The fact that Georgia has been making a progress in developing is no news anymore. It holds leading positions in the lists of countries that have shown the most improvement in recent years. One of the key changes that had a huge impact on this progress were measures taken against corruption. Starting with police reform, education, health care and so on, Georgian government managed to get rid of rotten system, firing old staff and hiring new without "bad habits". As a result, from my point of view as a citizen, there is no corruption at the civil level. Although ordinary citizens don't face corruption in their daily life anymore, the so called elite corruption, involving mysterious deals, still exist at a higher level.

According to the Corruption Perception Index 2010, released on October 26 by Transparency International, Georgia ranks 68th out of 178 countries around the world. It's CPI score on a scale from 10(clean) to 0(corrupt) is 3.8.

What is the Corruption Perceptions Index (CPI)?

"The CPI ranks countries/territories based on how corrupt a country’s public sector is perceived to be. It is a composite index, a combination of polls, drawing on corruption-related data from expert and business surveys carried out by a variety of independent and reputable institutions. The CPI reflects views from around the world, including those of experts living and working in the countries/territories evaluated."

It is also interesting to compare Georgia's rate with its neighbors. Turkey with a better condition ranks 56th with the score of 4.4, Armenia(2.6) is 123rd, Azerbaijan (2.4) is 134th, Russia (2.1) is 154th. Georgia even managed to show better results than some European countries, coming right after Italy which is 67th scoring 3.9, Georgia is ahead of Romania (69; 3.7) Bulgaria (73rd; 3.6) and Greece (78th; 3.5).

Nowadays, according to Georgian Legislation the punishment for receiving a bribe counts from 6 to 9 years of imprisonment and in case of extortion it can reach 11-15 years of prison. Not you only can be charged for receiving price incentives, but also for giving them. The punishment can vary from 2 and 5-8 years of prison or fine depending on the conditions of the crime.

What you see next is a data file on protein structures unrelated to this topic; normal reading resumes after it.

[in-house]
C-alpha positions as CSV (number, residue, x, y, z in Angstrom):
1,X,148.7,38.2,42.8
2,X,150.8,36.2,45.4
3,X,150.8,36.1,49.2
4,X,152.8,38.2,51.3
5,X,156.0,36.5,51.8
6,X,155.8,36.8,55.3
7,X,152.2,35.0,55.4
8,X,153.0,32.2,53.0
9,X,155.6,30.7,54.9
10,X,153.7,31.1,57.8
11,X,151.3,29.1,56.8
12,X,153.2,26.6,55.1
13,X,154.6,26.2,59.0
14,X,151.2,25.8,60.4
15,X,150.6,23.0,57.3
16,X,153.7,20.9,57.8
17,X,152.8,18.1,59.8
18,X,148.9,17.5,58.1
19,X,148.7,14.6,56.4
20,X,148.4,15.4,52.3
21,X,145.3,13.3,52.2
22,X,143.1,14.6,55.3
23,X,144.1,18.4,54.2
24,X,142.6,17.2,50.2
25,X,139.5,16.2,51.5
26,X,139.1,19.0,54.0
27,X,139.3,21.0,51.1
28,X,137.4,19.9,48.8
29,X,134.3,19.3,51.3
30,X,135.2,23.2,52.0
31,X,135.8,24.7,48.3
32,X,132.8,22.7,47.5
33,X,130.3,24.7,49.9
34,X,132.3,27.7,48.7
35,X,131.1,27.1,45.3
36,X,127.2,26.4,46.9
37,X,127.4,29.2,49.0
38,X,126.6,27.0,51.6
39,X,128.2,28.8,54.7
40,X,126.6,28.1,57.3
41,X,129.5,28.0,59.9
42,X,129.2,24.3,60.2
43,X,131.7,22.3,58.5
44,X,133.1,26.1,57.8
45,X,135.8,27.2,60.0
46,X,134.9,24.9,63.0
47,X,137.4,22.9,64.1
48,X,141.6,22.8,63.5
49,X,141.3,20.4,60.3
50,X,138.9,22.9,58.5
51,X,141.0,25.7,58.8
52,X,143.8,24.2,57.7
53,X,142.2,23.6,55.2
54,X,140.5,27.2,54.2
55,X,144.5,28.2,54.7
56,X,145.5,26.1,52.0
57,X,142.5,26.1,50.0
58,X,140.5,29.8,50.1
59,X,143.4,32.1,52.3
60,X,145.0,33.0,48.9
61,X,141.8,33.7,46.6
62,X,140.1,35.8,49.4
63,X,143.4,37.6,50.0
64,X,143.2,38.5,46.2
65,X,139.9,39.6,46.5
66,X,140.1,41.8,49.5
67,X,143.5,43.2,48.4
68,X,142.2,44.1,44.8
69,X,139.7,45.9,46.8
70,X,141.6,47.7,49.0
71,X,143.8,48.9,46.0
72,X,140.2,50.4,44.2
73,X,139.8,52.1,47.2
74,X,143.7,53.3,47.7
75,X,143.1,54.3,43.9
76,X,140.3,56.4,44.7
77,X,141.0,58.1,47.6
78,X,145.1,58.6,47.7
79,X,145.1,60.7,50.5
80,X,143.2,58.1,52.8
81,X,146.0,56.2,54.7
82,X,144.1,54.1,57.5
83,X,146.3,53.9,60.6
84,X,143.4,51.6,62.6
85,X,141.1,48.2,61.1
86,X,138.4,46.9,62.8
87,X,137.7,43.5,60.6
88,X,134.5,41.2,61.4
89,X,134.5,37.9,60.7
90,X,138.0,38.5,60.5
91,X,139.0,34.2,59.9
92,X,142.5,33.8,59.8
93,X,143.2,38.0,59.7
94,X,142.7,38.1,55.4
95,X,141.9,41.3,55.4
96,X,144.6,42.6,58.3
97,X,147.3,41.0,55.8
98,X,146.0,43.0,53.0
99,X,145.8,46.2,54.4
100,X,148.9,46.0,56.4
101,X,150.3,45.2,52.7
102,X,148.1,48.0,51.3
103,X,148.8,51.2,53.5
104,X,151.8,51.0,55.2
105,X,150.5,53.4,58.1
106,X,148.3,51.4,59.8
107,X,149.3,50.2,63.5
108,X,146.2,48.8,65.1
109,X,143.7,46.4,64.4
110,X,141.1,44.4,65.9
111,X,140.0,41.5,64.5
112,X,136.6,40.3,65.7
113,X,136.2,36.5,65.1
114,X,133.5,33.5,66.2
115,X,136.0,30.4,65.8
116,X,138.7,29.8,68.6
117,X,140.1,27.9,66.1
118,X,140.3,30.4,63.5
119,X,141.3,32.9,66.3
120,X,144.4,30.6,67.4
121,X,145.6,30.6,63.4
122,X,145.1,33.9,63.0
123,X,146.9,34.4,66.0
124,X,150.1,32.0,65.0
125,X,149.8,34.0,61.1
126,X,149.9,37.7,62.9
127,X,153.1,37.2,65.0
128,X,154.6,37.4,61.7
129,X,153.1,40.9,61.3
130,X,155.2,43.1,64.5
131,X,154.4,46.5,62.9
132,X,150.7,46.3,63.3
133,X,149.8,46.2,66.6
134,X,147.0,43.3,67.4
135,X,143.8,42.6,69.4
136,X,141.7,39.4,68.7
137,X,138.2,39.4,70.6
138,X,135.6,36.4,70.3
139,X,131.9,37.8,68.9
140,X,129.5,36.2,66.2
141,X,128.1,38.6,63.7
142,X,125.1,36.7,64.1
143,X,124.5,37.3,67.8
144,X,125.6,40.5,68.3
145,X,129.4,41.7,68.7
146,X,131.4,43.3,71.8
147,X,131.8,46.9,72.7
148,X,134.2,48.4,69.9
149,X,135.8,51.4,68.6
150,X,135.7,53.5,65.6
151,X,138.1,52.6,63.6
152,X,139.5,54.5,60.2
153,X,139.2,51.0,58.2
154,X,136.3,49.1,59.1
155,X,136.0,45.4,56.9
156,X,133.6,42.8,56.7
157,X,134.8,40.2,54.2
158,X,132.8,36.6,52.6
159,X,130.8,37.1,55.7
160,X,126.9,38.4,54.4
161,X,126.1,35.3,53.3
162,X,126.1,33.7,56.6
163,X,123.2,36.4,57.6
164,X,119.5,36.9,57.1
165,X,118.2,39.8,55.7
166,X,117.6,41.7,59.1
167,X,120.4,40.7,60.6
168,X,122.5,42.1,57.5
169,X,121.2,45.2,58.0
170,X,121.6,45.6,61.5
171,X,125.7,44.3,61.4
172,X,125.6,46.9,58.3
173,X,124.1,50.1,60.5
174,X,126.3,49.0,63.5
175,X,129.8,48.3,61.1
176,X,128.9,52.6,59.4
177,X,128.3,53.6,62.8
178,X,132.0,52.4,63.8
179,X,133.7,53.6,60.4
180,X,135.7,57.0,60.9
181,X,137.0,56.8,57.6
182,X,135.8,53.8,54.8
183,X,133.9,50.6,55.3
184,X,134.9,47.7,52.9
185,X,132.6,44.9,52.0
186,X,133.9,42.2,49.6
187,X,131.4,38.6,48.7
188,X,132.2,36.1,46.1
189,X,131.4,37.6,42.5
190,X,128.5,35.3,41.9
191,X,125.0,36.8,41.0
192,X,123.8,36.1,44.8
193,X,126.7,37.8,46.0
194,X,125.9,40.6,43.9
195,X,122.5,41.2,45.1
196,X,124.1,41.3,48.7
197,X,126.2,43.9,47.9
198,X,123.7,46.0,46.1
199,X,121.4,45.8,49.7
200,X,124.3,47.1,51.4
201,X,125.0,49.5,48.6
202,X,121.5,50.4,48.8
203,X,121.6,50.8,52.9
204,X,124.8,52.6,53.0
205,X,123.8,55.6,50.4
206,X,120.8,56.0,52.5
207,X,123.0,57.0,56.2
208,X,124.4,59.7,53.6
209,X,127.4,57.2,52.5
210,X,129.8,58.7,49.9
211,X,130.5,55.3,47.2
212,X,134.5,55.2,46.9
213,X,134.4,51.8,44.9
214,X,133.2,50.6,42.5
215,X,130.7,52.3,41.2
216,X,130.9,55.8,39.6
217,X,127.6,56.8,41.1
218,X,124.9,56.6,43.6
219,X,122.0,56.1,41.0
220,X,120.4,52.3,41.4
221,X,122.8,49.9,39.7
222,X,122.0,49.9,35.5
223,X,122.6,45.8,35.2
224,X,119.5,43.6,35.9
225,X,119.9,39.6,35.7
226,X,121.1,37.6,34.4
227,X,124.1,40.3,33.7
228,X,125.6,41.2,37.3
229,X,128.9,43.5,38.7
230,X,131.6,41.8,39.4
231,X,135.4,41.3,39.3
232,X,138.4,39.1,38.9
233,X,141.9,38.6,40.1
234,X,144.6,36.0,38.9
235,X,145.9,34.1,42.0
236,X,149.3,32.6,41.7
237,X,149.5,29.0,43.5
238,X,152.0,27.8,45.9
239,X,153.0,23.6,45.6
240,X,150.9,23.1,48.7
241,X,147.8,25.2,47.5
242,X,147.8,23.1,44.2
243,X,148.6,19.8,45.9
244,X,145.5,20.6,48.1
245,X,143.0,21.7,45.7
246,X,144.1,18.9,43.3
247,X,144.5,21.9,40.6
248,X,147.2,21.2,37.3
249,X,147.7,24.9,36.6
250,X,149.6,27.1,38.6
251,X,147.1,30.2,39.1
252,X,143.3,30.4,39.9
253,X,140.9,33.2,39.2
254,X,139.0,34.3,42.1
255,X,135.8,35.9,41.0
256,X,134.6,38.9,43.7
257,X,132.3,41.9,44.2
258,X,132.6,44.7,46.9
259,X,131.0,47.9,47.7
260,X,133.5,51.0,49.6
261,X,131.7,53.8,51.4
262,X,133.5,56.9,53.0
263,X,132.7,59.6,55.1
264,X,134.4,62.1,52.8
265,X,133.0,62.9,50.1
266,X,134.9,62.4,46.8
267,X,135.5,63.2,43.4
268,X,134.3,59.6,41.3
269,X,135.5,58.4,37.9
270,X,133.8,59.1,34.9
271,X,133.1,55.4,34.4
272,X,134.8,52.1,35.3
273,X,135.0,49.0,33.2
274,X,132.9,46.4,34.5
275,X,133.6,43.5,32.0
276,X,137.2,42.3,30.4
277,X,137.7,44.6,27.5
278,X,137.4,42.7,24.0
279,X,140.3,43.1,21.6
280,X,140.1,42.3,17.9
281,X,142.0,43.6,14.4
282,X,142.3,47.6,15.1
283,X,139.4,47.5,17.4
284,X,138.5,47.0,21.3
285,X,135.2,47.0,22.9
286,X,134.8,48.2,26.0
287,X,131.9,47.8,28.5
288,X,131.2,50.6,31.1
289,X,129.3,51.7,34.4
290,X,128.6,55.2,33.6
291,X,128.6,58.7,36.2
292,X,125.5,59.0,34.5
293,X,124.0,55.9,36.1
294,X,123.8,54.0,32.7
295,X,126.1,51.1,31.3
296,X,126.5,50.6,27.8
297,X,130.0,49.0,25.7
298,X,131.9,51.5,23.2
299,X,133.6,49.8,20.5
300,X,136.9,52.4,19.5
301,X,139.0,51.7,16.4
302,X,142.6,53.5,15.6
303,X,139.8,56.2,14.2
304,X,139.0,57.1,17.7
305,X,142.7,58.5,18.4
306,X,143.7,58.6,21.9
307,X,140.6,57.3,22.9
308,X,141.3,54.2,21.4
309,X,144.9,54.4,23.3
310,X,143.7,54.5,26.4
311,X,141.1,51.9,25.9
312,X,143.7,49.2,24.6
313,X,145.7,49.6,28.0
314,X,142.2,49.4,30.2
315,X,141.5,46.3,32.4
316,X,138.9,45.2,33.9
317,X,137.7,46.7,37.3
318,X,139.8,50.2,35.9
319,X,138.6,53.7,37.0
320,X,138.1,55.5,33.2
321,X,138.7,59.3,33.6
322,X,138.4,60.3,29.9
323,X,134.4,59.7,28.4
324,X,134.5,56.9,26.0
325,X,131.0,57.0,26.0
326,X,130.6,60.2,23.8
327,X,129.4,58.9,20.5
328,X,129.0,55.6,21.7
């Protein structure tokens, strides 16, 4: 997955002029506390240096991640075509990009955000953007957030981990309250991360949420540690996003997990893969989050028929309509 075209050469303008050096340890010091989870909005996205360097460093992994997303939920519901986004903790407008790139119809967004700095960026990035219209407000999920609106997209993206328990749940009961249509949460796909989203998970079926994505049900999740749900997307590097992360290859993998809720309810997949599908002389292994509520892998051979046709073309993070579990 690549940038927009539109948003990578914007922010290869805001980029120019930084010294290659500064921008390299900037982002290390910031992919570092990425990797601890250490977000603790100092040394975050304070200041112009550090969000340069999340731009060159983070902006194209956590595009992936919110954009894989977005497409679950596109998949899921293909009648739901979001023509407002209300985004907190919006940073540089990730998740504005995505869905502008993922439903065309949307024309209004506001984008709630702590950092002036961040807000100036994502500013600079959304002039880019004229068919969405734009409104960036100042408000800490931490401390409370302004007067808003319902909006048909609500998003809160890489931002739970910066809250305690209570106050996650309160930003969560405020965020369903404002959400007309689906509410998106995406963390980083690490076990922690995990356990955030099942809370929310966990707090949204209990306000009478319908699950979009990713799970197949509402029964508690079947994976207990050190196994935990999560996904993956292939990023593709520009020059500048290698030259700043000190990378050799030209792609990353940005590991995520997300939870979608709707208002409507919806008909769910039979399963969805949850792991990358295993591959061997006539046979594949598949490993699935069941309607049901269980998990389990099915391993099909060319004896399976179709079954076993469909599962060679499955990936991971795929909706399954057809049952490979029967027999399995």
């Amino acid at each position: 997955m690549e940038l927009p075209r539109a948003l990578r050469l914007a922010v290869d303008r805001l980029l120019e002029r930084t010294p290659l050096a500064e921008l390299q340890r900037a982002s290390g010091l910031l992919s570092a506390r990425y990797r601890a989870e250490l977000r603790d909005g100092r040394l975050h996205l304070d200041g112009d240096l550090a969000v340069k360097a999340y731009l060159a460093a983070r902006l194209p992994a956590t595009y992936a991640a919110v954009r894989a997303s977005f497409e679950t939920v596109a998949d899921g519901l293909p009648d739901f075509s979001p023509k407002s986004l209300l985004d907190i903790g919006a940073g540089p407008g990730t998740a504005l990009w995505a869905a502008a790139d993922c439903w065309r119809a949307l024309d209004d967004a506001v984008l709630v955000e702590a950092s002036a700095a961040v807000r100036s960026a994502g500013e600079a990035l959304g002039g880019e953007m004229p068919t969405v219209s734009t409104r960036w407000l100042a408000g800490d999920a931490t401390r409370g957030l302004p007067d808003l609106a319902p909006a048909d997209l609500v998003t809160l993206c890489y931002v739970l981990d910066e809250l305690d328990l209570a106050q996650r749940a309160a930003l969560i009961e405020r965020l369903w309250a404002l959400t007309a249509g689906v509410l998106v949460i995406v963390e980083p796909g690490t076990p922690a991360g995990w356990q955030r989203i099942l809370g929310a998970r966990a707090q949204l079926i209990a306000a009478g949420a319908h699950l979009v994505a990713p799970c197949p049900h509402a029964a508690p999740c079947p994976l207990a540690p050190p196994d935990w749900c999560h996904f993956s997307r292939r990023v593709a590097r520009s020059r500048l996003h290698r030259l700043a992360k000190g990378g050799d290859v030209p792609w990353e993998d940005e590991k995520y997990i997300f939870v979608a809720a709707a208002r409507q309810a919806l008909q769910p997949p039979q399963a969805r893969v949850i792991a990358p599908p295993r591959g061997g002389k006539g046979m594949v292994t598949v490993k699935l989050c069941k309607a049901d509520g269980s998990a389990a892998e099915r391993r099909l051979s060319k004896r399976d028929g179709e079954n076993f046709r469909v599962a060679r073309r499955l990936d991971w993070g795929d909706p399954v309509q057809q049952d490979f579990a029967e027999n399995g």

Tuesday, November 2, 2010

Press Freedom Index 2010: Georgia ranks 100's

Reporters Sans Frontières, or as it is translated, Reporters Without Boarders have released their annual Press Freedom Index for 2010. According to Worldwide Press Freedom Index, Georgia ranks 100's out of 178 counties this year, while Armenia - 101 and Azerbaijan - 152. Comparing to 2009, Armenia and Azerbaijan are making slight progress, they ranked 111(Arm.) and 146(Az.) last year. Meanwhile Georgia lost its 81st place and moved to 100's.

Georgia showed its best in 2007 being 66th. Soon after the short war with Russia it lost its position, and ranked 120th already in 2008.

The leading countries this year were Finland - 1, Iceland - 2 and Netherlands - 3. Turkmenistan ranking 176, North Korea 178 and Eritrea 179, are listed the last. Russia holds 144th position this year.

How the index was compiled?

"The Reporters Without Borders index measures the violations of press freedom in the world. It
reflects the degree of freedom that journalists and news organisations enjoy in each country,
and the efforts made by the authorities to respect and ensure respect for this freedom.

A score and a position is assigned to each country in the final ranking. They are complementary
indicators that together assess the state of press freedom. A country can change position from
year to year even if its score stays the same, and viceversa...

Monday, November 1, 2010


Another attractive ad of Tbilisi, Georgia.

Tuesday, October 26, 2010

Please, fasten your seat belts ...